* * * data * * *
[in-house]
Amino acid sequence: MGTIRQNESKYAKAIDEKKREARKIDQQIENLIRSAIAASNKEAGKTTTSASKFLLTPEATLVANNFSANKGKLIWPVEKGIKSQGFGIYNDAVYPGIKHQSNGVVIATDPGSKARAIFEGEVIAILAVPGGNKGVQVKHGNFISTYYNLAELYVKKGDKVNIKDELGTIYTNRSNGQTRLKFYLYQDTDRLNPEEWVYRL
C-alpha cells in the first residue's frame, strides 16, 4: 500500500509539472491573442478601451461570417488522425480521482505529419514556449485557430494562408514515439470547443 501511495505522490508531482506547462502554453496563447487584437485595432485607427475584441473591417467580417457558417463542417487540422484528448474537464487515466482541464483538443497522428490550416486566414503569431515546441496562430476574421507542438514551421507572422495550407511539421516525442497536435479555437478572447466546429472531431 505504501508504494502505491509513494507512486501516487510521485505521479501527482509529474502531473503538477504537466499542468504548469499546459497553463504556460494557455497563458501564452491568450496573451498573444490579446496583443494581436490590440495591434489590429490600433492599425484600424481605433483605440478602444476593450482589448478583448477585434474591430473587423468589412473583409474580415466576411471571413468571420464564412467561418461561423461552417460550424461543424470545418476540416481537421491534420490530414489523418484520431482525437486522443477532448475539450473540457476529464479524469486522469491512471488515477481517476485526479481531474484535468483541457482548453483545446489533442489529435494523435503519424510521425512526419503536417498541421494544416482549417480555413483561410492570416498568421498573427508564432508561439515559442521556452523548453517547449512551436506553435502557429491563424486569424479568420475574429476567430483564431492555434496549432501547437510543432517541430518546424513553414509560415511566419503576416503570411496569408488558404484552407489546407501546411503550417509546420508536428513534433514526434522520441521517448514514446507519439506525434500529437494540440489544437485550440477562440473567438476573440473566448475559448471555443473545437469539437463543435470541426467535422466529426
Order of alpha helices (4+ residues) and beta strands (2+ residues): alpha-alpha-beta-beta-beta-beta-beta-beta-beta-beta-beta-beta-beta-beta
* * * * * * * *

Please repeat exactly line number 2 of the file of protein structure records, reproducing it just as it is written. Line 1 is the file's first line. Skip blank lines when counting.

Amino acid sequence: MGTIRQNESKYAKAIDEKKREARKIDQQIENLIRSAIAASNKEAGKTTTSASKFLLTPEATLVANNFSANKGKLIWPVEKGIKSQGFGIYNDAVYPGIKHQSNGVVIATDPGSKARAIFEGEVIAILAVPGGNKGVQVKHGNFISTYYNLAELYVKKGDKVNIKDELGTIYTNRSNGQTRLKFYLYQDTDRLNPEEWVYRL